Reservist

ISS3 2018

Reservist Magazine is the award-winning official publication of the United States Coast Guard Reserve. Quarterly issues include news and feature articles about the men and women who comprise America's premier national maritime safety and security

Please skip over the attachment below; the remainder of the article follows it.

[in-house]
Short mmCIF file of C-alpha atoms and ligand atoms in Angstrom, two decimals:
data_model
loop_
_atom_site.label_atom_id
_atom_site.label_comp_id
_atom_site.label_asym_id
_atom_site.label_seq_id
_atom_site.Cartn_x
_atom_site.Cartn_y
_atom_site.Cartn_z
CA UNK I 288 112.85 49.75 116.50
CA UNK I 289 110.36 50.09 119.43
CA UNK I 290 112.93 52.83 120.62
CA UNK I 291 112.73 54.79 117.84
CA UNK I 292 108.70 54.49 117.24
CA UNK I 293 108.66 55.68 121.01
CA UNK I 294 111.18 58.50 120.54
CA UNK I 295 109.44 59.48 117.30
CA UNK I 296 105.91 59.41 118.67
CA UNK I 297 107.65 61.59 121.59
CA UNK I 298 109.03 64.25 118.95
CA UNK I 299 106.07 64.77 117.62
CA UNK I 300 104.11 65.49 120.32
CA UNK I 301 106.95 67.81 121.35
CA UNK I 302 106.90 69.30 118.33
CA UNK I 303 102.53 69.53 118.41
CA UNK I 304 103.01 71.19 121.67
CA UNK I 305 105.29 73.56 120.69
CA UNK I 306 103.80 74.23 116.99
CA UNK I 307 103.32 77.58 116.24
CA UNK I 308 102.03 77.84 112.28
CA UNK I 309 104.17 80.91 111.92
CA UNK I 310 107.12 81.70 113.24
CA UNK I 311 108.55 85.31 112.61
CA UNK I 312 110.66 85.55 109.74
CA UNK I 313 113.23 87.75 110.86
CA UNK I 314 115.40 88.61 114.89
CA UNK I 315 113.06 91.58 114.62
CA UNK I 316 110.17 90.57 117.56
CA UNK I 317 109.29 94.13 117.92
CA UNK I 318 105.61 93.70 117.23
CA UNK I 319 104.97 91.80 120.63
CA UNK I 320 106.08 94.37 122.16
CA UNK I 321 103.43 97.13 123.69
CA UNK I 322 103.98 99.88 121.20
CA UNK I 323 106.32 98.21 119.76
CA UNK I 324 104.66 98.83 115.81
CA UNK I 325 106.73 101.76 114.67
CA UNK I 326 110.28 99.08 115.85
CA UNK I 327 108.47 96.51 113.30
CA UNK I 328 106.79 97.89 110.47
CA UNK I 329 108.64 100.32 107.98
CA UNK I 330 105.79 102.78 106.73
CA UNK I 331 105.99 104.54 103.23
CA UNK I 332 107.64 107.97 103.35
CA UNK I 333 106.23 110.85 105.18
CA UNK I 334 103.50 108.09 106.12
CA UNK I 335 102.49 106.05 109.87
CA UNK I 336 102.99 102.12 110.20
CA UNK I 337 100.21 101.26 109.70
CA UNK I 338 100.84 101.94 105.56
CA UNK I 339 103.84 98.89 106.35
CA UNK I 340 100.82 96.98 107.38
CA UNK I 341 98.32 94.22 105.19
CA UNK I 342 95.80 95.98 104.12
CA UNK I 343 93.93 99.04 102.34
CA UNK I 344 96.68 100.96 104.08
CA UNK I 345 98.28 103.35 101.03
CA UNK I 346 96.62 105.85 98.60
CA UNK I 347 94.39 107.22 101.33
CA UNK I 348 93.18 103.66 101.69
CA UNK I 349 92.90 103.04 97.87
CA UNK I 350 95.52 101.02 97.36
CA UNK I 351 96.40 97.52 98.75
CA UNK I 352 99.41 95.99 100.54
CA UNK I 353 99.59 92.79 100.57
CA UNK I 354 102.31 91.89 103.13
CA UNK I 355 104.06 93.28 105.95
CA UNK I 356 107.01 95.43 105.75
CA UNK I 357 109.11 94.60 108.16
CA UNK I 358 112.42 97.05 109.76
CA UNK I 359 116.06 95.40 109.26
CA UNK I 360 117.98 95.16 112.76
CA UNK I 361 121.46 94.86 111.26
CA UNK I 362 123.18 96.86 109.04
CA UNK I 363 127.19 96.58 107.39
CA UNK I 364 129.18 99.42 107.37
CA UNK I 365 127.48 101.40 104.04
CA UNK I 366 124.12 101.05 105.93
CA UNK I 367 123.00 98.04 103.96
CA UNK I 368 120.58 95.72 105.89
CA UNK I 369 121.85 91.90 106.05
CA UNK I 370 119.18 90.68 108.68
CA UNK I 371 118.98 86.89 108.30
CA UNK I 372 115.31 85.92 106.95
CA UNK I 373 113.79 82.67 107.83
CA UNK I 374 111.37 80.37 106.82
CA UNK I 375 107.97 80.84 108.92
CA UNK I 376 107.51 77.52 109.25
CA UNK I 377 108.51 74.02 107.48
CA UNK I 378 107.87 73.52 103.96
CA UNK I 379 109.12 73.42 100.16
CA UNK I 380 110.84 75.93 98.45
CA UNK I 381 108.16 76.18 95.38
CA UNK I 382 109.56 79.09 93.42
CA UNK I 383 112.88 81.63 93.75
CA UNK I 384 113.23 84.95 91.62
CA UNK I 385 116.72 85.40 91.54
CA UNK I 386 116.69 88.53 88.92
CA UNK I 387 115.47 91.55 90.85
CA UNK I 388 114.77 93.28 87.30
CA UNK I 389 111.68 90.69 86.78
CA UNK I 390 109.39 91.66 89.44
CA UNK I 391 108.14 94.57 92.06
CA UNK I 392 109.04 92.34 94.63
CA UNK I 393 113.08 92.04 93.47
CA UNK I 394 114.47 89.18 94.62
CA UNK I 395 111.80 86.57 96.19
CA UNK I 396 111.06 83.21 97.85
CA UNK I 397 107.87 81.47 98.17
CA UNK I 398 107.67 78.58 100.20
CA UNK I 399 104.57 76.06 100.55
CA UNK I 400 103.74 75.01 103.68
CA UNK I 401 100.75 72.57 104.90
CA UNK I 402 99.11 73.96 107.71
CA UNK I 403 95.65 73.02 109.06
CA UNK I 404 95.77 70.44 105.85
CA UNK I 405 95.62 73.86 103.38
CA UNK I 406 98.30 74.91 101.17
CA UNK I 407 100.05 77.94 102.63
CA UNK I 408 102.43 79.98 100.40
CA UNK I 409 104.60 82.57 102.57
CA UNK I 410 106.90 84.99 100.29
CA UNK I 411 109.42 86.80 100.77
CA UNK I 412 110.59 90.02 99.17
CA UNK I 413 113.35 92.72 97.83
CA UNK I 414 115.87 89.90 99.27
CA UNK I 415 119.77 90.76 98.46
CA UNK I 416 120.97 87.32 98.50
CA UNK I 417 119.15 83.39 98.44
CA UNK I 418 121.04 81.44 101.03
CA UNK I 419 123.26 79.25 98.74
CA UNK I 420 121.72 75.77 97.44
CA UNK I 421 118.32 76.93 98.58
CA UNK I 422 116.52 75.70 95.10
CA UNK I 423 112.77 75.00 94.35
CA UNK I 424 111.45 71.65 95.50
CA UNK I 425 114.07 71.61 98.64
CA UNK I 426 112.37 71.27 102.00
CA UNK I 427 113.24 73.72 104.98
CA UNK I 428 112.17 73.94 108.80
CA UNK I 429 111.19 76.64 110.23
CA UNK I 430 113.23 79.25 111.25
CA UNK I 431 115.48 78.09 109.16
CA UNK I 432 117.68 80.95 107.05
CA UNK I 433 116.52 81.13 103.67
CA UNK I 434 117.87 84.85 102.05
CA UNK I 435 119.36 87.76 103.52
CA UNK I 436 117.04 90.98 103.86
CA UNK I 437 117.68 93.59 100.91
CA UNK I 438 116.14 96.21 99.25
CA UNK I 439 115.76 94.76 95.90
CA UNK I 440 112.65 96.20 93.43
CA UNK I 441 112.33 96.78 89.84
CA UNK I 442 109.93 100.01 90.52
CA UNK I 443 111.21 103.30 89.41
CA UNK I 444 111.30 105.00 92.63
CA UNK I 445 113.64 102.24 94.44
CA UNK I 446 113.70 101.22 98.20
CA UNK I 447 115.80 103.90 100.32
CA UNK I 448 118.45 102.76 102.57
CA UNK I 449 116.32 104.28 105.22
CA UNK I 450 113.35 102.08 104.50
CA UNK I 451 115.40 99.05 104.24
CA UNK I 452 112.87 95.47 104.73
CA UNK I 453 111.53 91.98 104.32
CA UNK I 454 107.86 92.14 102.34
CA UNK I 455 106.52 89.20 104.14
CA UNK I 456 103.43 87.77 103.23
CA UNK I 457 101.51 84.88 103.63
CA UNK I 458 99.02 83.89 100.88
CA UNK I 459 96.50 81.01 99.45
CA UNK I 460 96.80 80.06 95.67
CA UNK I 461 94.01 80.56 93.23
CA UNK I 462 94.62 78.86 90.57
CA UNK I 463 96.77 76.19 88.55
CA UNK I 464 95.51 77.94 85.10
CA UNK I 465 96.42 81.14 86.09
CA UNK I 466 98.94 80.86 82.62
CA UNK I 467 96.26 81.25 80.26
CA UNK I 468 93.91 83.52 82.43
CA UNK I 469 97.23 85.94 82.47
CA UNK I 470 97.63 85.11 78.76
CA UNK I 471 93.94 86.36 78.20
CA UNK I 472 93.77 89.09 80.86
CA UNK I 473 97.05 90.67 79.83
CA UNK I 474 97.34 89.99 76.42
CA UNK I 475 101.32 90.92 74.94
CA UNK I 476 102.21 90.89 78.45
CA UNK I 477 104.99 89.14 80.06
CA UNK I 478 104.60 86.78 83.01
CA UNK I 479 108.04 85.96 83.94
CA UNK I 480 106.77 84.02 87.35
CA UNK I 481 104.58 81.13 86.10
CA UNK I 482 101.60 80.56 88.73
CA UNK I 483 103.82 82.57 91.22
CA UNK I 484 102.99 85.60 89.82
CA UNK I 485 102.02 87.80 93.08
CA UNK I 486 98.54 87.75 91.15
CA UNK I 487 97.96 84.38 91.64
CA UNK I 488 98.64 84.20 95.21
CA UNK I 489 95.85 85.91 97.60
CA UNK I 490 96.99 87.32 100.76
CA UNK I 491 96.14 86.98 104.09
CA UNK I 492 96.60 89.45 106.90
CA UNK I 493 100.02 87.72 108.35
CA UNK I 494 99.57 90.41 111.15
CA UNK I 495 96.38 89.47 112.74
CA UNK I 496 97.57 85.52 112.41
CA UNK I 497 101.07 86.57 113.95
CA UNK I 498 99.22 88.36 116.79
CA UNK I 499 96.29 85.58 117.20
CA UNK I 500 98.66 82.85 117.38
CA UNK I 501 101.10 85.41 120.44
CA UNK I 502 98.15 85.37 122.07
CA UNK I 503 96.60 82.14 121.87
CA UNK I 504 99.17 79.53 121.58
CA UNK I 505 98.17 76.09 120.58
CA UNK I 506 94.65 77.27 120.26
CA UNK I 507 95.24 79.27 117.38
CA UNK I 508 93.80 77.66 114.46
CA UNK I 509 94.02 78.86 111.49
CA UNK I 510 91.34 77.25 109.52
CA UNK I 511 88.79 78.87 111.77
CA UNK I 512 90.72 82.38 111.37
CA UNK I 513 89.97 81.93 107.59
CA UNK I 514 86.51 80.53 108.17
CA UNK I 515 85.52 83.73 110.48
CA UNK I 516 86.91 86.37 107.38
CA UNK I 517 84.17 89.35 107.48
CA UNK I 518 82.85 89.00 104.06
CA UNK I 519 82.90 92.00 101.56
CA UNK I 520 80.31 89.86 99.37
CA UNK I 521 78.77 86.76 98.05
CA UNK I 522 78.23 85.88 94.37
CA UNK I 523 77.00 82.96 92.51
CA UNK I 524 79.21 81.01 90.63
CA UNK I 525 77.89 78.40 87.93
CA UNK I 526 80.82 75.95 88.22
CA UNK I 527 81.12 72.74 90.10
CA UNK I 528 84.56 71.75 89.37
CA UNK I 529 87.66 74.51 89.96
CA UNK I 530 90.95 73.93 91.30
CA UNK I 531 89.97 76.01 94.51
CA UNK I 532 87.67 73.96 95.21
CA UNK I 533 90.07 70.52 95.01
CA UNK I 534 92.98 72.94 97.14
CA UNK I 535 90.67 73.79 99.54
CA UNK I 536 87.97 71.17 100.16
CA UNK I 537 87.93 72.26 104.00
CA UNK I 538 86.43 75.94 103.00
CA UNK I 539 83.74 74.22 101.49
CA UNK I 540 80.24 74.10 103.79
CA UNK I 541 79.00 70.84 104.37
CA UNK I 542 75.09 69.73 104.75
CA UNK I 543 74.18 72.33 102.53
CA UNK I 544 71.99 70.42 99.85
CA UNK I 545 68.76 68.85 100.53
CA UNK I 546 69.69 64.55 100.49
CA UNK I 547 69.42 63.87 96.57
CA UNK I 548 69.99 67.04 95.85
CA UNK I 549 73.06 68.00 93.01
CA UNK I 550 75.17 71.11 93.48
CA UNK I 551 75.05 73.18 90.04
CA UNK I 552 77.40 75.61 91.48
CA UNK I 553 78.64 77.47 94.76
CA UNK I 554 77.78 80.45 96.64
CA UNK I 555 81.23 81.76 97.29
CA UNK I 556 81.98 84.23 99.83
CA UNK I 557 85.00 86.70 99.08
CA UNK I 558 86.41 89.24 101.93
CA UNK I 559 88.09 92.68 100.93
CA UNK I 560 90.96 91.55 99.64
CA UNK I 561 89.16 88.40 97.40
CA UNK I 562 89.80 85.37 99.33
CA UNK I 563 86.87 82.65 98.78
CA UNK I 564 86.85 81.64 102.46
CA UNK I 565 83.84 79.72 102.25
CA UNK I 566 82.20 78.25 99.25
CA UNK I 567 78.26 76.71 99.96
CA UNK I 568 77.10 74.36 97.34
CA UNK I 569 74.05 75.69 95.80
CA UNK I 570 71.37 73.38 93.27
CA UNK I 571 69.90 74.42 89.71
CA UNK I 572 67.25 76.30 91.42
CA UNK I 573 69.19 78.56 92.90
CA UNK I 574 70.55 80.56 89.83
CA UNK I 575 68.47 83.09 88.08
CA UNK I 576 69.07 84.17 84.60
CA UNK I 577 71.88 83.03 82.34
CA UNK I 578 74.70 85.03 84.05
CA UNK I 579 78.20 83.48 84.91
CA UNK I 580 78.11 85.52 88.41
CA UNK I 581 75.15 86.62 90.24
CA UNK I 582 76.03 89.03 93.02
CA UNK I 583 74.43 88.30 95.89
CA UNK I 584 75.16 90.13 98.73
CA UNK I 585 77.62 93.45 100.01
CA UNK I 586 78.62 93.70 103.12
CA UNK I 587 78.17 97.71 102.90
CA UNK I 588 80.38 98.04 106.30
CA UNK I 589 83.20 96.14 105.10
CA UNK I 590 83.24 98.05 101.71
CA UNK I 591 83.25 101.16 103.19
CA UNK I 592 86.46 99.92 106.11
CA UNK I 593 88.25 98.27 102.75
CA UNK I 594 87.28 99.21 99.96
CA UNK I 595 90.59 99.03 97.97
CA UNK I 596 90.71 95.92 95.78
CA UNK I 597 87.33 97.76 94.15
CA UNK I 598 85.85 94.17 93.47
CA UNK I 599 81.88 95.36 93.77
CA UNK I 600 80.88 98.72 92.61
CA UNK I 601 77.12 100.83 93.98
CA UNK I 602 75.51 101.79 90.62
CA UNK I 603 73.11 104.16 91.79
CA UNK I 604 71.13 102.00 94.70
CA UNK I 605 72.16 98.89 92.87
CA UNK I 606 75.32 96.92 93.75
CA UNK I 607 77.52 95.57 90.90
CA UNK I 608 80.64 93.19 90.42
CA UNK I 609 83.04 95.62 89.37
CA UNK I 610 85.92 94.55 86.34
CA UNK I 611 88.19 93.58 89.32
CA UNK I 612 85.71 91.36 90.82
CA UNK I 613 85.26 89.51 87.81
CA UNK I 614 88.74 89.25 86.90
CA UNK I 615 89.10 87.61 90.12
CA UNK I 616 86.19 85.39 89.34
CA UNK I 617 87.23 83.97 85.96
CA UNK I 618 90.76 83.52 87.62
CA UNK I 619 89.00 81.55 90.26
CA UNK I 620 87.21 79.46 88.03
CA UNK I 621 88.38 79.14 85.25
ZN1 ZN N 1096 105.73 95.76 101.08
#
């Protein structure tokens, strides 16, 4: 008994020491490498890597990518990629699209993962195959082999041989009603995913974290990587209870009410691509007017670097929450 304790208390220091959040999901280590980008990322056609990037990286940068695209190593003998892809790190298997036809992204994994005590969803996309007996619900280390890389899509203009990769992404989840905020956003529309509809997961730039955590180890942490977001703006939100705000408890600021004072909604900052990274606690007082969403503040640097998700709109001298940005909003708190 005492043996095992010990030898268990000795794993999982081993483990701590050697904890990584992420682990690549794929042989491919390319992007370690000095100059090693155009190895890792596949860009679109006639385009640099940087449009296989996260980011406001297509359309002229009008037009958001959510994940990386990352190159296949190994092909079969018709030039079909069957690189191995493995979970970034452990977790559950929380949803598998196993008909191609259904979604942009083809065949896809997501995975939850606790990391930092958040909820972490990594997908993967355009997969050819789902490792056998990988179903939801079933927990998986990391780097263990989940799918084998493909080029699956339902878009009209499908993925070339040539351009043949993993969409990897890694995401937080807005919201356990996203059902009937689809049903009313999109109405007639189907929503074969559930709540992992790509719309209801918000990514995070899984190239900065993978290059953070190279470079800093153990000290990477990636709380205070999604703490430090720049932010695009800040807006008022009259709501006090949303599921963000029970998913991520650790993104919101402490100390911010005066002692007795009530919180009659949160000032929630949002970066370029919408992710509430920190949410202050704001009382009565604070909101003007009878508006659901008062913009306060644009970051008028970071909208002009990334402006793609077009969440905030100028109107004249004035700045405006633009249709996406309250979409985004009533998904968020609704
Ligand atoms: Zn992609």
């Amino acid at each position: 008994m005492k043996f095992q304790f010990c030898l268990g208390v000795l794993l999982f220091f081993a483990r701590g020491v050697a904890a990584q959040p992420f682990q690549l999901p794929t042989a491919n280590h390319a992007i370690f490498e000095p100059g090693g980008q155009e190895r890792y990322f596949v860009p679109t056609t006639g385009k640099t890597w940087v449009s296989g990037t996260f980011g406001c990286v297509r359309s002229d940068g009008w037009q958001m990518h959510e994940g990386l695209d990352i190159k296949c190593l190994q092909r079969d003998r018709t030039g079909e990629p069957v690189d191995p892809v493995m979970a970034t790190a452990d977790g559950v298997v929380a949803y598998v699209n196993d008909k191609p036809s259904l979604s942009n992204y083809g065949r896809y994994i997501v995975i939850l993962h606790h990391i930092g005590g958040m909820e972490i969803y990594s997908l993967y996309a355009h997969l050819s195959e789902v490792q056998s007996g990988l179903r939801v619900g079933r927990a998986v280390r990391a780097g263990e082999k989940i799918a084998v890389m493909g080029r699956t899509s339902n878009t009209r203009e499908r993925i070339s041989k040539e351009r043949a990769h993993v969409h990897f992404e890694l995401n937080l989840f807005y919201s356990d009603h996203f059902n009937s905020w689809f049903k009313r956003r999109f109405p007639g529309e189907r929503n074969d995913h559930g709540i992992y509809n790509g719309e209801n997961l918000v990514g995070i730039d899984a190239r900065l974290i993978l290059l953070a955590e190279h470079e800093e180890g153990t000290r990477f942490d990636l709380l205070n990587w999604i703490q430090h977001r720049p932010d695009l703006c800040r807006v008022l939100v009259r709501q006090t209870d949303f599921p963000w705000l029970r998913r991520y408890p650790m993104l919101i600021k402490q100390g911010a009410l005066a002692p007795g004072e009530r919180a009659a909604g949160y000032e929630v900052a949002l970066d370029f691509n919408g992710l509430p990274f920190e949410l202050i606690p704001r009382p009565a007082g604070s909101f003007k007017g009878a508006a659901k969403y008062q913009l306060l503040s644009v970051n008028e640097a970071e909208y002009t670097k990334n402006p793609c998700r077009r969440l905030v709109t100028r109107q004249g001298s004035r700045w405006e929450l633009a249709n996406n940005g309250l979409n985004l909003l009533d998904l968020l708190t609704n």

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Jay Perdue, pilot blimp pilot, Goodyear LT, Sector Miami prevention department Fun fact: in the history of flight, there's been more trained astronauts than blimp pilots. As one of less than a dozen Goodyear pilots nationwide, Jay Perdue has a rare skill. This self-proclaimed 'perpetual student' has always had an intense thirst for knowledge. That drive propelled him to become, among other things, a certified welder, an EMT, a scientist and a pilot. "Welding is nothing but manipulating the chemistry of the metallic elements… beautiful," said Perdue, a jack-of-all-trades. "I made some tables, a bouquet of flowers for my wife that won't die, and became overall repair man in the neighborhood." Perdue grew up, like so many other Coast Guardsmen, in South Florida, and he'd wanted to be a pilot since he was 10. He remembered seeing the famed airship fly over his schoolyard playground and watching its graceful flight without realizing his classmates had returned to class without him. In college, he began pursuing the physics of flying while simultaneously working his way up to a masters in pharmaceutical chemistry. Even after taking a job as a scientist doing research and development for GlaxoSmithKline, Perdue continued to spend his early mornings in a news chopper and his nights teaching others to fly. He continued to add ratings to his license, learning how to fly seaplanes, commercial aircraft, and using instruments only. "It's one of those things where I get bored quick," said Perdue. It was around that time that he began to look for a way to give back to his country, and he chose to become a reserve Coast Guard officer in 2010. "I always thought that the Coast Guard's mission was above all others," said Perdue, "and the history of saving lives is exceptional." Oddly enough, he didn't choose the flight community or the SAR dogs—the scientist in him won out, and he entered the marine safety field. "There's a science to prevention," said Perdue. "[The idea of] stopping things from happening before there's a response—that's what got me excited." Perdue works as a prevention officer at Coast Guard Sector Miami in the inspections branch. There, he trains Sector personnel in both handling pollution cases and conducting facilities inspections. During last year's huge hurricane operation, Perdue put his job on hold for a few days. He became the Coast Guard liaison for the Palm Beach County emergency operations center while the state of Florida rode out Hurricane Irma. 18 RESERVIST � Issue 3 • 2018

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